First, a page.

Rick Perry: Guns Should be Allowed in Movie Theaters

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Re: Rick Perry: Guns Should be Allowed in Movie Theaters

Postby exploited » Wed Jul 29, 2015 1:35 pm

Medius wrote:
exploited wrote:And you're going to do it again here. "But the US Constitution..." But the US Constitution isn't the guiding document of political discussion and referencing it to justify a law is still just a fallacy.

Edit: haha, yup, called it.


I think you aren't being clear about your context then. You are complaining about how people in the US think about rights, but then complaining about me bringing up the document from where we generally look to for those rights...


Complaining? Nope. This is what I said:

"It means that your perspective has been warped by propaganda that does not exist elsewhere. In addition, your fundamental understanding of the issue will always be flawed, because the US legal system has a huge and well-developed mythology regarding weapons and rights, which itself is based upon thinking that was discredited almost as soon as it was developed (natural rights philosophy)."
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Re: Rick Perry: Guns Should be Allowed in Movie Theaters

Postby Medius » Wed Jul 29, 2015 1:46 pm

exploited wrote:
Medius wrote:
exploited wrote:And you're going to do it again here. "But the US Constitution..." But the US Constitution isn't the guiding document of political discussion and referencing it to justify a law is still just a fallacy.

Edit: haha, yup, called it.


I think you aren't being clear about your context then. You are complaining about how people in the US think about rights, but then complaining about me bringing up the document from where we generally look to for those rights...


Complaining? Nope. This is what I said:

"It means that your perspective has been warped by propaganda that does not exist elsewhere. In addition, your fundamental understanding of the issue will always be flawed, because the US legal system has a huge and well-developed mythology regarding weapons and rights, which itself is based upon thinking that was discredited almost as soon as it was developed (natural rights philosophy)."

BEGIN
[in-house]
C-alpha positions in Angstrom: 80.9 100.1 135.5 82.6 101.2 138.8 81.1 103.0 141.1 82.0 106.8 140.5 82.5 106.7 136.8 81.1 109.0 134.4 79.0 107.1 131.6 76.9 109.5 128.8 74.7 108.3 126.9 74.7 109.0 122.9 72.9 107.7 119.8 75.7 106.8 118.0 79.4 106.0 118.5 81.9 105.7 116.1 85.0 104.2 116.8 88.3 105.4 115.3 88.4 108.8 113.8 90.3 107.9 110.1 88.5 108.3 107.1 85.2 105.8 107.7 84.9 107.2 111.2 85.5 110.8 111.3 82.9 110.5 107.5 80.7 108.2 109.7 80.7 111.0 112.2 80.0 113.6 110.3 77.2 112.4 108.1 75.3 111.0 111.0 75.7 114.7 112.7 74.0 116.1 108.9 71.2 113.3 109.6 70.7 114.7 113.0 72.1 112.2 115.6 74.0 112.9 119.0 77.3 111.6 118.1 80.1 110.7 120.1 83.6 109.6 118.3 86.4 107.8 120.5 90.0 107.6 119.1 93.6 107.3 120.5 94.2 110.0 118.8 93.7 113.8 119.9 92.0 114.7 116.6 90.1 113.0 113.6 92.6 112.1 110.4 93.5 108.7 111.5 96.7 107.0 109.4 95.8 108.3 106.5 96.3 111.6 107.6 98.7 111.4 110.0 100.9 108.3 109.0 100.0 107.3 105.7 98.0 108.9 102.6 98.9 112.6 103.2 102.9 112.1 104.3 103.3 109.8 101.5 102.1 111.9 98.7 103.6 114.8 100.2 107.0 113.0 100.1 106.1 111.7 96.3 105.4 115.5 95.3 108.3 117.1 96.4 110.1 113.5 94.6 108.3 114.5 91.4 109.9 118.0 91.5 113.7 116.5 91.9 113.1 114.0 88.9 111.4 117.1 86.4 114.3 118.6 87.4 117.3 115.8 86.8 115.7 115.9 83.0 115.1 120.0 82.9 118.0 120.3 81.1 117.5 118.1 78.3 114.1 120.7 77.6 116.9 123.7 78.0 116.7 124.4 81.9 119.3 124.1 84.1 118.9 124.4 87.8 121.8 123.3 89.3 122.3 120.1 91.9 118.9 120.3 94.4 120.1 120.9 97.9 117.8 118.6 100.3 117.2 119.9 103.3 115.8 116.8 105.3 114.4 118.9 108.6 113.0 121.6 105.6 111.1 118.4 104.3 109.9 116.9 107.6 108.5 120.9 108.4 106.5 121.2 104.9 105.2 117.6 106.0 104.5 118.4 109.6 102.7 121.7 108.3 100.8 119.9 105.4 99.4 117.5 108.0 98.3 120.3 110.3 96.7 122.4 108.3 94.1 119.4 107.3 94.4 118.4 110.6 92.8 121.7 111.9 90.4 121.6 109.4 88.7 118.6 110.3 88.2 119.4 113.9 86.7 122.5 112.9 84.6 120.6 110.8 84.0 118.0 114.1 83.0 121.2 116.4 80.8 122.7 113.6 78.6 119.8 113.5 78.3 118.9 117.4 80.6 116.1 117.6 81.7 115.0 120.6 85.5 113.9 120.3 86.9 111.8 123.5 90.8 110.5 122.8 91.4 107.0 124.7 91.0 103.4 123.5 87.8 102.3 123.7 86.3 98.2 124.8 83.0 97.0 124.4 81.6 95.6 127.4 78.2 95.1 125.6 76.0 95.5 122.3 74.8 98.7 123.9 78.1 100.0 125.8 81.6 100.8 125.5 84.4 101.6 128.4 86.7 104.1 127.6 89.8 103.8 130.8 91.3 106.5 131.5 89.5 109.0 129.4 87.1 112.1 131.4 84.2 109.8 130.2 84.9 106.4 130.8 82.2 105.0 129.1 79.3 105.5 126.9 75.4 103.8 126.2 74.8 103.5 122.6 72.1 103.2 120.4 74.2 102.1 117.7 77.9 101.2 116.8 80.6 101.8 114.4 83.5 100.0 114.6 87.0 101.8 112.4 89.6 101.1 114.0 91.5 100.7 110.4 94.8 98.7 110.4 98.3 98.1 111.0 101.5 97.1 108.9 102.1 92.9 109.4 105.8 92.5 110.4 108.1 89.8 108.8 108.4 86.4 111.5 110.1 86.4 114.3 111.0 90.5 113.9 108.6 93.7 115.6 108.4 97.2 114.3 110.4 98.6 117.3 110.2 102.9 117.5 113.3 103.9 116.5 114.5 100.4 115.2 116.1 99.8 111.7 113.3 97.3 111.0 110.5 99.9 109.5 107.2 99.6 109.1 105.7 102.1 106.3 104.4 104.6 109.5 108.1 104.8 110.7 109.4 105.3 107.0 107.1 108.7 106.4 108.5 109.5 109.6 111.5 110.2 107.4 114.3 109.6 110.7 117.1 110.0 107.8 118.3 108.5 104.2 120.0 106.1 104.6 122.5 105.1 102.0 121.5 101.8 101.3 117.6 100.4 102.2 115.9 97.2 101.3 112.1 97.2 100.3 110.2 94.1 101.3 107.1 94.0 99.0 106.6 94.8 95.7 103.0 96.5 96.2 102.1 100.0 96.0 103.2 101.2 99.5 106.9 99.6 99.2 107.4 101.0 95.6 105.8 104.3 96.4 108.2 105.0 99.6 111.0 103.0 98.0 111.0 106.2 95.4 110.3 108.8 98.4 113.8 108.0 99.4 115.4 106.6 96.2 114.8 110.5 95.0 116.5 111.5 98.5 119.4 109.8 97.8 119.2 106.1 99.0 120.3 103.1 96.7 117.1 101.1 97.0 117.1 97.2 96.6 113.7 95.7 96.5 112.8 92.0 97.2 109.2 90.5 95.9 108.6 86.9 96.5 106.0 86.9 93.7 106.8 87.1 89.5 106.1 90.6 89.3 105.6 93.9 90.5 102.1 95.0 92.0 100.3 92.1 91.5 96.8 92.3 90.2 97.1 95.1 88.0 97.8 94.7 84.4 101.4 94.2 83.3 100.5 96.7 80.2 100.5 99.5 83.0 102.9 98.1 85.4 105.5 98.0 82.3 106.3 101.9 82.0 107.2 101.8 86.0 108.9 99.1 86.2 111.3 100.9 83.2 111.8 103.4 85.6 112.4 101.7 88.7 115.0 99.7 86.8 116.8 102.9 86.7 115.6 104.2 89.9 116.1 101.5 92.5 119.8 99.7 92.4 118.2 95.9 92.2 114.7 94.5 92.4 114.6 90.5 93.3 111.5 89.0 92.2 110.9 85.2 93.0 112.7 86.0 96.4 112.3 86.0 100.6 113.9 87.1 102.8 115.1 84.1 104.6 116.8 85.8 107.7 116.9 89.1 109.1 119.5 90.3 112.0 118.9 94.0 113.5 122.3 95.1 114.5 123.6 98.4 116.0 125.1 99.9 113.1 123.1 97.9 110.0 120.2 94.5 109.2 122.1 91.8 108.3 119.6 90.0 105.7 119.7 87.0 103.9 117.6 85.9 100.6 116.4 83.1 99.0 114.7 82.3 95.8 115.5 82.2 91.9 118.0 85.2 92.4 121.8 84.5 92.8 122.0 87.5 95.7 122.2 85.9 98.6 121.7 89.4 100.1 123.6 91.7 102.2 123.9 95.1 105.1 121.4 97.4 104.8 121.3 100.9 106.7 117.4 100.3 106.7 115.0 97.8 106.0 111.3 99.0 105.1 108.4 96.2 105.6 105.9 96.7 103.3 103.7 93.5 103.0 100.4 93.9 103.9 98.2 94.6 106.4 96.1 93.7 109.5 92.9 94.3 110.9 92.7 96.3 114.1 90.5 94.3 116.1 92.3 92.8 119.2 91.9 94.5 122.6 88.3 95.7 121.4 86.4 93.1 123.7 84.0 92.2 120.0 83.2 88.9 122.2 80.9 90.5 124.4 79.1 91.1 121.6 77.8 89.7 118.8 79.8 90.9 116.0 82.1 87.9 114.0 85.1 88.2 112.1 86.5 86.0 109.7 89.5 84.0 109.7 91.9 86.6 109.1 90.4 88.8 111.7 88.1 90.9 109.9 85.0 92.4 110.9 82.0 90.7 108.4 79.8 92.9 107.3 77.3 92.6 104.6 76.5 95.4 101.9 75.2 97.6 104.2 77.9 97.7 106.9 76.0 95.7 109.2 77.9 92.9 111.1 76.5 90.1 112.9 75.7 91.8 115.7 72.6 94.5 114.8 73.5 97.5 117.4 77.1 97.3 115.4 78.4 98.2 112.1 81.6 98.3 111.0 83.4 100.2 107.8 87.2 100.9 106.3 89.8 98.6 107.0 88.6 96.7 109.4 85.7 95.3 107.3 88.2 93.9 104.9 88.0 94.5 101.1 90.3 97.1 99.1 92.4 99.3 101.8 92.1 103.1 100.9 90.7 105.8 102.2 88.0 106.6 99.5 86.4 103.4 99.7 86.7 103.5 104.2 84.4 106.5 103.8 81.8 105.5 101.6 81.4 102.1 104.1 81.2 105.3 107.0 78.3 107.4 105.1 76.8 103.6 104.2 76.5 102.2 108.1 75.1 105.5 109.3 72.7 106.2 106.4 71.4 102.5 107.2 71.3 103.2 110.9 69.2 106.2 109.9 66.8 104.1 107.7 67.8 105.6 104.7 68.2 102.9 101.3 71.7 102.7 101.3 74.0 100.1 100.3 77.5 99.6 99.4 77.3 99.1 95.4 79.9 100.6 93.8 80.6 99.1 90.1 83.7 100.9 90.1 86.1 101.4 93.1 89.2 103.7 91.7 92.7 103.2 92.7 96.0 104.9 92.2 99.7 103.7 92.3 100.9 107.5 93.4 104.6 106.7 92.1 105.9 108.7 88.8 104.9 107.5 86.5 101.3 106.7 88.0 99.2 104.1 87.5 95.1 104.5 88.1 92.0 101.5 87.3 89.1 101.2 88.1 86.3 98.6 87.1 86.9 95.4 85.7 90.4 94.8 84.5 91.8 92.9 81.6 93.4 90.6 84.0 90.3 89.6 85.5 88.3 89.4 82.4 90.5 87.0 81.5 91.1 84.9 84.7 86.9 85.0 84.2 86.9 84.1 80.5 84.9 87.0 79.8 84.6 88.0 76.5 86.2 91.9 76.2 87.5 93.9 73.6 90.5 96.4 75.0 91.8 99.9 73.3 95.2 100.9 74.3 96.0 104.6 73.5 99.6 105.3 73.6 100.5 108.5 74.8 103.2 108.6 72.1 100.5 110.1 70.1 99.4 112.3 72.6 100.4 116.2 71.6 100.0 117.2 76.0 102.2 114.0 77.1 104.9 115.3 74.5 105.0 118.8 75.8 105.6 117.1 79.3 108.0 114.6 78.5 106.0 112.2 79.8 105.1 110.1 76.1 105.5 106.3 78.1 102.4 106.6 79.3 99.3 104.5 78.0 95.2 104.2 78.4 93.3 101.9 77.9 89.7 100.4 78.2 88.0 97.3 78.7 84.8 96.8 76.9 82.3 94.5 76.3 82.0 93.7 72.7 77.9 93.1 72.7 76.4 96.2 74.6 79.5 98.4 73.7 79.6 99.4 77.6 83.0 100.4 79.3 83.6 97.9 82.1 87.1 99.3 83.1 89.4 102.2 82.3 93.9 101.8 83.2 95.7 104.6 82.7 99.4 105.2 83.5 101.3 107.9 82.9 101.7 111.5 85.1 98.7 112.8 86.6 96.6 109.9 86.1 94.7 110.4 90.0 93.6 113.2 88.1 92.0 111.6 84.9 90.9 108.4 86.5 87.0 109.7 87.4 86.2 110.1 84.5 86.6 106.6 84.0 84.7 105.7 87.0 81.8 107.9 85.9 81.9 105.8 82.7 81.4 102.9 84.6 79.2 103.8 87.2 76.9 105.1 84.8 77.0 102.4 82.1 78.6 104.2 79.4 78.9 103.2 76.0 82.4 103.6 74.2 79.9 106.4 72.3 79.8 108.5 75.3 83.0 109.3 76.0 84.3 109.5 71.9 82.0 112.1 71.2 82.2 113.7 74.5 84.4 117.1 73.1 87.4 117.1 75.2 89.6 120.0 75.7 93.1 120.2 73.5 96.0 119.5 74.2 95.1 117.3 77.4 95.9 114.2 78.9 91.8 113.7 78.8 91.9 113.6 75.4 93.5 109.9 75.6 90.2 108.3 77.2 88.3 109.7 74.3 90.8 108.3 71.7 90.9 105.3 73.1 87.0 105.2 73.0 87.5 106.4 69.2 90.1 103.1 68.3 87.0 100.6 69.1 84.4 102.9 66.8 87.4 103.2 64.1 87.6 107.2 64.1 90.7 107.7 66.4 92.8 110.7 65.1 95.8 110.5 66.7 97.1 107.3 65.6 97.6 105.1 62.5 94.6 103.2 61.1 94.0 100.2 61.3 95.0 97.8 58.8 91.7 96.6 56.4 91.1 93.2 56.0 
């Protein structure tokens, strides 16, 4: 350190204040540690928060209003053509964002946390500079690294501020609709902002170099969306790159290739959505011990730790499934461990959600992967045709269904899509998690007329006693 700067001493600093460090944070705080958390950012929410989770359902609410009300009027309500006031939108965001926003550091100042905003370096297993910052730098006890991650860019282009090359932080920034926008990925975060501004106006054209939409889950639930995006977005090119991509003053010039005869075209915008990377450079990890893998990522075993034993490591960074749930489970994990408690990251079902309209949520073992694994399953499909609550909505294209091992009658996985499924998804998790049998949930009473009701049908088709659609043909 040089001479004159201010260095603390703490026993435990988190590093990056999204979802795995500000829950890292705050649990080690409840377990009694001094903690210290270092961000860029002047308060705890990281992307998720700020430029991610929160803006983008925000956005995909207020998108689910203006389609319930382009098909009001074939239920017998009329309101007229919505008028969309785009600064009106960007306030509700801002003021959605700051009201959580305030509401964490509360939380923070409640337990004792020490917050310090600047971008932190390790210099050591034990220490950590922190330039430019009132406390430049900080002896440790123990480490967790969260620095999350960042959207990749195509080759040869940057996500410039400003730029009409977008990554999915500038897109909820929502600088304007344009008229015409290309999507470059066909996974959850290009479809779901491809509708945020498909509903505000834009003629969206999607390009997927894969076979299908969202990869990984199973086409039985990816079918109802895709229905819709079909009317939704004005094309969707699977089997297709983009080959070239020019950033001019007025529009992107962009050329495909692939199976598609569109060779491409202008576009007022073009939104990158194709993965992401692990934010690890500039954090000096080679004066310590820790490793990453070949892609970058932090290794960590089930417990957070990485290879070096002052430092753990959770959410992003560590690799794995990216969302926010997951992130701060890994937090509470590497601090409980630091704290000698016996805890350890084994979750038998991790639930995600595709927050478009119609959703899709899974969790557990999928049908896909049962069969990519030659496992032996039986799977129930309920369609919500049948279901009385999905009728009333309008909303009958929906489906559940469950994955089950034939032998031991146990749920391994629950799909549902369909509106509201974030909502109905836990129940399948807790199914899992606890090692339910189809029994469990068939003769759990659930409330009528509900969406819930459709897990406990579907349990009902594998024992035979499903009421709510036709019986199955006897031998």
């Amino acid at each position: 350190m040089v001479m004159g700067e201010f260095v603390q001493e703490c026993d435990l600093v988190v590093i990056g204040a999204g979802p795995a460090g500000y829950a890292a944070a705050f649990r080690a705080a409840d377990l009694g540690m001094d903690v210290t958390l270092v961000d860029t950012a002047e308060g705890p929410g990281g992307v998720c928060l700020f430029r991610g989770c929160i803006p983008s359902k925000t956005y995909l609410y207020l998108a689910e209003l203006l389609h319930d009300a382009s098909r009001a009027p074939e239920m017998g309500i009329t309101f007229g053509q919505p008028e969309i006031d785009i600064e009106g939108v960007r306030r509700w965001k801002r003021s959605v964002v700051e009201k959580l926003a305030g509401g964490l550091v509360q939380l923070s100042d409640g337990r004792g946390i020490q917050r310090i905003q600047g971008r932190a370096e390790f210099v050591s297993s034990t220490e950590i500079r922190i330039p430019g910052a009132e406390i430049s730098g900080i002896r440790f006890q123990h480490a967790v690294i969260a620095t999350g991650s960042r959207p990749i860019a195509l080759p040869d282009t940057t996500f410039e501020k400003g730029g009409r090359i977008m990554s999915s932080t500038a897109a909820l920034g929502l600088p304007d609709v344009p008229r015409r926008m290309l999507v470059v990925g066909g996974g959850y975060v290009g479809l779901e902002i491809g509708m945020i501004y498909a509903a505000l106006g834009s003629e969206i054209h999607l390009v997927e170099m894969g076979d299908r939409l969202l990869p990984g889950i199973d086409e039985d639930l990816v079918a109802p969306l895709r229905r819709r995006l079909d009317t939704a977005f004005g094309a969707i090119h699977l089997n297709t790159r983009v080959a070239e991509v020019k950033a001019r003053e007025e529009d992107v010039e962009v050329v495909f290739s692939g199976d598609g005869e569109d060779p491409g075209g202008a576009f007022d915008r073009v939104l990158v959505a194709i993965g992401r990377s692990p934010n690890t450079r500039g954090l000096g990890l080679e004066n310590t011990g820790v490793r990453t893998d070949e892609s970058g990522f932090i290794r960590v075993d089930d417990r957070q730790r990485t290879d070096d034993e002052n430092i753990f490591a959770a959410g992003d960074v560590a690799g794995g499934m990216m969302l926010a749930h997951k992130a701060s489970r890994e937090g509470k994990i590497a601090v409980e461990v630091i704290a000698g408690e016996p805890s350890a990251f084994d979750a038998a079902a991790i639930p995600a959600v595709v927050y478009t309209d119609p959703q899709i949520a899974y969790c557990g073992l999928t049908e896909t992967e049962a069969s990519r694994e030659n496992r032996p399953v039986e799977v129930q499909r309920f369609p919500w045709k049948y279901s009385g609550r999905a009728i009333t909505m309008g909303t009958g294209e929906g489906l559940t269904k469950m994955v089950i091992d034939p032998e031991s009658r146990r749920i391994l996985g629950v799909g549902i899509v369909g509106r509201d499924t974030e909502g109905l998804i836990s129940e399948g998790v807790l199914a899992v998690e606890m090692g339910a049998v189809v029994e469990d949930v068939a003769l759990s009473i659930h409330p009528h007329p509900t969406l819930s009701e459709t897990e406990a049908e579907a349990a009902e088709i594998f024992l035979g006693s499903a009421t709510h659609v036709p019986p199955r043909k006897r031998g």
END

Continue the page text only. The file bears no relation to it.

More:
And... it isn't mythology. The right is in the constitution, which makes it a real and concrete thing. And that is what you don't seem to grasp.

What you think is that it is in the constitution because people believe in natural rights, but even that isn't true. It is because people still believe in the reasons of why we should keep and bear arms. I'd wager that almost everyone in the general populace wouldn't even really get the nuances between a natural right and a legal right after a six hour lecture on the subject.
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Re: Rick Perry: Guns Should be Allowed in Movie Theaters

Postby exploited » Wed Jul 29, 2015 2:06 pm

Medius wrote:
exploited wrote:
Medius wrote:
exploited wrote:And you're going to do it again here. "But the US Constitution..." But the US Constitution isn't the guiding document of political discussion and referencing it to justify a law is still just a fallacy.

Edit: haha, yup, called it.


I think you aren't being clear about your context then. You are complaining about how people in the US think about rights, but then complaining about me bringing up the document from where we generally look to for those rights...


Complaining? Nope. This is what I said:

"It means that your perspective has been warped by propaganda that does not exist elsewhere. In addition, your fundamental understanding of the issue will always be flawed, because the US legal system has a huge and well-developed mythology regarding weapons and rights, which itself is based upon thinking that was discredited almost as soon as it was developed (natural rights philosophy)."


And... it isn't mythology. The right is in the constitution, which makes it a real and concrete thing. And that is what you don't seem to grasp.